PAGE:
Unfortunately, that was when Striker bruised his ribs falling off his horse. The duo went on a frantic search for the closest doctor but found he didn't have an X-ray machine, so they had to endure a 10-hour drive to the nearest hospital with the equipment.

"I was in a lot of pain and it took three weeks to recover; it was an interesting experience" Striker recalls. "But it was great having a friend like Rogier along who was such great help."

The pair filmed their experiences on their AEE camera, and the footage was edited into 12 episodes and co-released on the web with Shanghai-based production company Likemind youtube.com/user/brandnewchina/videos

They were constantly asked about the number of breakdowns they had, typically followed by jokes about their Chinese-made car. In Germany, many people were sceptical about the enormous distances covered in their sedan. But apart from an accident in Uzbekistan ("entirely my fault," Bikker quips of the collision that left a taxi totalled while they merely suffered superficial dents), their BYD F5 withstood the gruelling journey without any problems.

"That's the true answer and I'm not getting paid to say this," Bikker adds. "I didn't have to open the hood once, which is good since I have no idea about cars."

Striker confesses they were not entirely sure about some sponsors' products because they had not used them before the trip.

"But that was part of the adventure," he says. As they finally rolled into Rotterdam on October 31, "it showed the endurance of the products, especially the BYD car, to combat some of the highest mountains and hottest places in the world".

That's not to say the two friends had a smooth ride all the way. Besides Striker's horse-riding accident and their collision with a taxi, Bikker had his bag and passport stolen in a Kazakhstan bar (fortunately, the owner was able to retrieve it quickly for him).

They had many beautiful experiences, especially when they decided to set aside their caution and suspicions in Iran, Bikker says.

"It was the best thing we did, saying yes to almost everything. It was amazing seeing their daily lives and stay in people's houses ... There's so much media bias about the dangers of [Iran] but these people were the friendliest."

Turkey was the first place where Bikker and Striker began bumping into big crowds of Chinese tourists, and they drove around trying to catch the attention of mainland tour group crowds with their Chinese car and plates.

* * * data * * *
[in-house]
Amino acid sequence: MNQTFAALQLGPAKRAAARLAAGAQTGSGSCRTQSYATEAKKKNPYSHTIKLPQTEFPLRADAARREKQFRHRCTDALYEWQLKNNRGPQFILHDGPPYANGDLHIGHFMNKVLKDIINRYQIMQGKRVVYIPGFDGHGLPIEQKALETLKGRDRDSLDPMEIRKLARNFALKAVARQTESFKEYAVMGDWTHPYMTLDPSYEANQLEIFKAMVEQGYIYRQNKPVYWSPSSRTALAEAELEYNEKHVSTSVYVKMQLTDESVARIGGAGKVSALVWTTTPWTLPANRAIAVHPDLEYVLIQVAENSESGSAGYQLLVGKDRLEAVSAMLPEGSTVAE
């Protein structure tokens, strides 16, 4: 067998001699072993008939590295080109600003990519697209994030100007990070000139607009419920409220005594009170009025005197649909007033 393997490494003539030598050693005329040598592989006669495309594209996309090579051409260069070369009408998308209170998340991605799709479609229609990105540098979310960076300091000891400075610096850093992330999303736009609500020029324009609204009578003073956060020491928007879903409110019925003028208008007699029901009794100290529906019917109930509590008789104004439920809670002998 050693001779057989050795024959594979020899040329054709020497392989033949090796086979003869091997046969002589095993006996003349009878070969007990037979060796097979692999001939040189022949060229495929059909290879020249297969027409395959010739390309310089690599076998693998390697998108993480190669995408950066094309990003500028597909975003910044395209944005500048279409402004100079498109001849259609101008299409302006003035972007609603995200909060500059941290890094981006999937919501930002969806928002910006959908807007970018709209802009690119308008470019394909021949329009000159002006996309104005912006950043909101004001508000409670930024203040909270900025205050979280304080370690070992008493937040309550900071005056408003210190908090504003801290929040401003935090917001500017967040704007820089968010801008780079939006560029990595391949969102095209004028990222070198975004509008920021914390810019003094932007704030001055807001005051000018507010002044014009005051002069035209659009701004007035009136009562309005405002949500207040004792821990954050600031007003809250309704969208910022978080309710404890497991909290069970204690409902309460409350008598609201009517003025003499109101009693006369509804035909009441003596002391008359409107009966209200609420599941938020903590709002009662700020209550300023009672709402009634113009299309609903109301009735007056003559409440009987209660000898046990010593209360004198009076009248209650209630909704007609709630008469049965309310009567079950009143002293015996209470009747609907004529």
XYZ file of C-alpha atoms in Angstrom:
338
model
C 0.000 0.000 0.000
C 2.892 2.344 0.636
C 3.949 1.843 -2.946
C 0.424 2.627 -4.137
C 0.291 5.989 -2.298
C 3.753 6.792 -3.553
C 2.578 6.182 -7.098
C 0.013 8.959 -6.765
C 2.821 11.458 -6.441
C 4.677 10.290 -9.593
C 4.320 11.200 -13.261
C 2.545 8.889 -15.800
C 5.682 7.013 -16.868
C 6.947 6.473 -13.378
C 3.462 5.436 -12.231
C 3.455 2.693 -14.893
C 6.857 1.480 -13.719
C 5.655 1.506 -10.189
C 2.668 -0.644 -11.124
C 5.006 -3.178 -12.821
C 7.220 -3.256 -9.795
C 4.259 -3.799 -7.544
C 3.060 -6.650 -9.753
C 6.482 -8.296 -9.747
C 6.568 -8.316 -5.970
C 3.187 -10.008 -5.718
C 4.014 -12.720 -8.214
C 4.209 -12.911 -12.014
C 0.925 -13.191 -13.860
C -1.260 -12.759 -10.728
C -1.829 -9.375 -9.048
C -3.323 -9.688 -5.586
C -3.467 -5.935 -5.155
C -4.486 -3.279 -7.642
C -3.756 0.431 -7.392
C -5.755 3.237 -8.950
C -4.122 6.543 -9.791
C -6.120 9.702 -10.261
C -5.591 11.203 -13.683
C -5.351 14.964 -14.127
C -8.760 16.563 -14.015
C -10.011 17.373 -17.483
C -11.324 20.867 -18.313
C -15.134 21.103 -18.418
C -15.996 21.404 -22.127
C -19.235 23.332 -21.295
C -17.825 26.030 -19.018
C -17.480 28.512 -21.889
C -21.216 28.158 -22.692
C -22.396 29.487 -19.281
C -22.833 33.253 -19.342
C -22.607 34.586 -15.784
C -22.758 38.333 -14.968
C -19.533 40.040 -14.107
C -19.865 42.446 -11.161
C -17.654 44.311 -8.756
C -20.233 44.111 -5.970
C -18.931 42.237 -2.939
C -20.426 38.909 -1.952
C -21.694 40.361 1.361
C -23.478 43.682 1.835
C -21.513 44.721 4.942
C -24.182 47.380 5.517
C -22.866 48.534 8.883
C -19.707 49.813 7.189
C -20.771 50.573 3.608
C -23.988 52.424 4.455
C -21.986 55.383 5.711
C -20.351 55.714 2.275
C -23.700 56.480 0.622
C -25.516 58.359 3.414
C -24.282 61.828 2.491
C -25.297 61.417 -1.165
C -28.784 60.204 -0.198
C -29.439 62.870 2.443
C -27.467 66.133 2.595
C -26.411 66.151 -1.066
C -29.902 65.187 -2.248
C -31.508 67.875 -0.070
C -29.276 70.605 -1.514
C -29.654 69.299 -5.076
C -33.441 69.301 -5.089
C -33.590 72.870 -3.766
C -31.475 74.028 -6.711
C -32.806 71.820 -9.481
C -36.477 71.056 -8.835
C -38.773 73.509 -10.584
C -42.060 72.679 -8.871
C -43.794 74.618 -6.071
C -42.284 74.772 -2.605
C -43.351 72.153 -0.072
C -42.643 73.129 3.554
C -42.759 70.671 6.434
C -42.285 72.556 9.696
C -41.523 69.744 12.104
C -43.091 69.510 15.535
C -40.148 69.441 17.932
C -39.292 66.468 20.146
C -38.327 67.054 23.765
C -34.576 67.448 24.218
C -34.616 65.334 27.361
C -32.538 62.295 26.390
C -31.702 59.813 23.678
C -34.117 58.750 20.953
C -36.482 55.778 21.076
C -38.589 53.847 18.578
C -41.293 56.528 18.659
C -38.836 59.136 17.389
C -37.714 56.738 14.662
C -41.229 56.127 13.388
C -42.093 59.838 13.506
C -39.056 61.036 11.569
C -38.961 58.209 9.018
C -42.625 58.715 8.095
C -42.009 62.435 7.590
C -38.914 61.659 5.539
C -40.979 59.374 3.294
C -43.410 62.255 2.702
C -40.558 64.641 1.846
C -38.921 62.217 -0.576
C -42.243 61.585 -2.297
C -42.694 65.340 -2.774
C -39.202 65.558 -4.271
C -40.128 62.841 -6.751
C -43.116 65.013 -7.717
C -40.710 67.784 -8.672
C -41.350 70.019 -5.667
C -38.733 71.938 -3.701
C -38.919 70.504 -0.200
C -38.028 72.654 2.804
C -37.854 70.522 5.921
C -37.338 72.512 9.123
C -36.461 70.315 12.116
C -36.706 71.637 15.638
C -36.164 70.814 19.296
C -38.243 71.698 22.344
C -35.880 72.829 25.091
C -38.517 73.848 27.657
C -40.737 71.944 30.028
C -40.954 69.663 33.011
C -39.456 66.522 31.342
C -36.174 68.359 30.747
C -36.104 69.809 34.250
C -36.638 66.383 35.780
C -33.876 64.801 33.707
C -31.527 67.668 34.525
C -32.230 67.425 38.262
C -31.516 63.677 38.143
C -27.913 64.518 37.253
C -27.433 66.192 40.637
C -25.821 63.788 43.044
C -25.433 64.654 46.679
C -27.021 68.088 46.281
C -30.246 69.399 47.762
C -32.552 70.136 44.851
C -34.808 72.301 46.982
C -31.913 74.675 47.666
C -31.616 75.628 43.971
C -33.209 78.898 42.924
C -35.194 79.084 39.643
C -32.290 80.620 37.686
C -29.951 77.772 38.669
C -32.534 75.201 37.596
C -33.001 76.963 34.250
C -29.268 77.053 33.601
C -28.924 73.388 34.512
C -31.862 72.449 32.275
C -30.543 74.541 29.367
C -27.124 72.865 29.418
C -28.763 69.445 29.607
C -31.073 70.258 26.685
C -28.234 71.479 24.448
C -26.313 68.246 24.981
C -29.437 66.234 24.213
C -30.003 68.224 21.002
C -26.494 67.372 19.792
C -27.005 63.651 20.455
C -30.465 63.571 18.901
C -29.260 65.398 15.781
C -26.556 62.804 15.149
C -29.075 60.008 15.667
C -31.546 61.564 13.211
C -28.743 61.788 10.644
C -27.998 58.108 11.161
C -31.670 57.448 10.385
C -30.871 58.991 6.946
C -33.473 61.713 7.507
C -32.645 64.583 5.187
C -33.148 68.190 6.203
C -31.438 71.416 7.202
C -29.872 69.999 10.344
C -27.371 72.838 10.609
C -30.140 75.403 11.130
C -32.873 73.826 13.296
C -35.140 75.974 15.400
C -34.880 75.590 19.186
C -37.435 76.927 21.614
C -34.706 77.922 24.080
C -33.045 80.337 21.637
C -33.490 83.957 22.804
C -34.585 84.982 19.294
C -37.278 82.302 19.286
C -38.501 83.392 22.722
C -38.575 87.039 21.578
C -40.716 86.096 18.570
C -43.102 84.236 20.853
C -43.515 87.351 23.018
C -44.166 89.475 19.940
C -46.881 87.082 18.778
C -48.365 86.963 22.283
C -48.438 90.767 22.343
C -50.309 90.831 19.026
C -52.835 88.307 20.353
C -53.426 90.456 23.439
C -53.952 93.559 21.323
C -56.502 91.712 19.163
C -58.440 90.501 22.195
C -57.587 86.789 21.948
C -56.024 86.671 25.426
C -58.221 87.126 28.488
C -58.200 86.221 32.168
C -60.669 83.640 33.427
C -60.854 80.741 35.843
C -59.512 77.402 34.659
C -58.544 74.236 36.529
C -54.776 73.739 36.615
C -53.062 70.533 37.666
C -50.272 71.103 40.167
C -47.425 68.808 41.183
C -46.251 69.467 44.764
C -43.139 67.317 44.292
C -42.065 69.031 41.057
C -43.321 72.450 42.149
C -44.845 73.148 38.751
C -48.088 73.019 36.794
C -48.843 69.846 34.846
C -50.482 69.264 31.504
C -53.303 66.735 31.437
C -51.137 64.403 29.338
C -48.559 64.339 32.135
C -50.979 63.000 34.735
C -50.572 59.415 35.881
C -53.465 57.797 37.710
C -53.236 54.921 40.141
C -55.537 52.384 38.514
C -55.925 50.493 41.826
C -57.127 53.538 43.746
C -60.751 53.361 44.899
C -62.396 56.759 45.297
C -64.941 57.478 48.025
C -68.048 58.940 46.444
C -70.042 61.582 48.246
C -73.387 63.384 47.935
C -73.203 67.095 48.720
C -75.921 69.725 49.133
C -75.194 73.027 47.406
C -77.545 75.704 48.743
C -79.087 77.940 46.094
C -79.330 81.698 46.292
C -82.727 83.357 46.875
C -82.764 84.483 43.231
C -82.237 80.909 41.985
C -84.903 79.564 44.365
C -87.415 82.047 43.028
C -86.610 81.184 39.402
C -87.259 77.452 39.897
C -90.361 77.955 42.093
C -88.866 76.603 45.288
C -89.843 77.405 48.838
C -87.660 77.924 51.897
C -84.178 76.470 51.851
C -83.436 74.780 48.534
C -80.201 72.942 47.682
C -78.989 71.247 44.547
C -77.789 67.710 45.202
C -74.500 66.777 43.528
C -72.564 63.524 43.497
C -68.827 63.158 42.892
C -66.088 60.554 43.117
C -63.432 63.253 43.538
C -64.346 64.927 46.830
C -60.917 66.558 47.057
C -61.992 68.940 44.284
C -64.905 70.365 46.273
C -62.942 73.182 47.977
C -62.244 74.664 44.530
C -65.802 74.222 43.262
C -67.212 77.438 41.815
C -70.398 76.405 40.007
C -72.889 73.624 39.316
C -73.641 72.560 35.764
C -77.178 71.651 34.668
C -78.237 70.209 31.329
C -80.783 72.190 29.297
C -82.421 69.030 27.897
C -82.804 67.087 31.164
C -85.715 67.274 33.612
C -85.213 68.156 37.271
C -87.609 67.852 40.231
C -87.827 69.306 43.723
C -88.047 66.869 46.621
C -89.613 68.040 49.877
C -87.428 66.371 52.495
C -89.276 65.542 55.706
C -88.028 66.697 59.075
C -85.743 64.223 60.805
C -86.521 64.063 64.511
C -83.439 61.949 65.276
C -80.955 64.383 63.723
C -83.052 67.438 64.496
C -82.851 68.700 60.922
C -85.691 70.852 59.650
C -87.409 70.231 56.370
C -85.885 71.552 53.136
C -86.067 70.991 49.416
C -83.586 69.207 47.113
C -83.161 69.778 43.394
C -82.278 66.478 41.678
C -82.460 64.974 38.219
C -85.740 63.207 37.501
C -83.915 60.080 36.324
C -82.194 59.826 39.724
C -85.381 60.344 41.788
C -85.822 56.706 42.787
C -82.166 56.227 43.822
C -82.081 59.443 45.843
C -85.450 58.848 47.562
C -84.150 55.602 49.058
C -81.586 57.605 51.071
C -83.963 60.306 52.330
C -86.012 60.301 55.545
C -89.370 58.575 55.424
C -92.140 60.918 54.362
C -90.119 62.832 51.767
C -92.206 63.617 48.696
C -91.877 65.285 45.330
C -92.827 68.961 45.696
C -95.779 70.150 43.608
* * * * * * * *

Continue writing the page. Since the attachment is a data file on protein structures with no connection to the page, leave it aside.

Once they reached continental Europe, it was an easy drive home; "the last month was just a holiday," Bikker says.

Memorable experiences aside, their expedition has also proved to be a big career booster for the two friends.

It was amazing seeing their daily lives and stay in people's houses ... There's so much media bias about the dangers of [Iran] but these people were the friendliest.
Rogier Bikker

It's been most remarkable for Bikker, who took on a new job this month as chief executive of Shanghai-based branding agency Tomorrow.

The company used to focus on introducing Scandinavian companies to China, but has now made a complete turnaround to help Chinese companies build global awareness of their brands instead.

"The company was inspired by Brand New China; they always thought they had to do something different but until then didn't know what," Bikker says.

Chinese companies increasingly want to establish their own brands, rather than just serve as manufacturers for Western brands which squeeze them with ever smaller margins. "But this takes expertise and training and understanding. It doesn't happen overnight. It's the next step for China," he says.

For his part, Striker published a book this year titled Observations along the Road, about urbanisation and global changes based on insights gained on their journey.

"It's a cliché but the world is big. And our human footprint is large as well," he says. "Although cities take up only 2 per cent of the global landmass - the influence of construction, food production and resource extraction can be seen almost throughout our entire journey."

Last month he moved to London to work for planning and engineering consultancy Arcadis, as a global consulting lead on building strategies to improve quality of life.

Although he has left the country, Striker says: "China shaped me for life."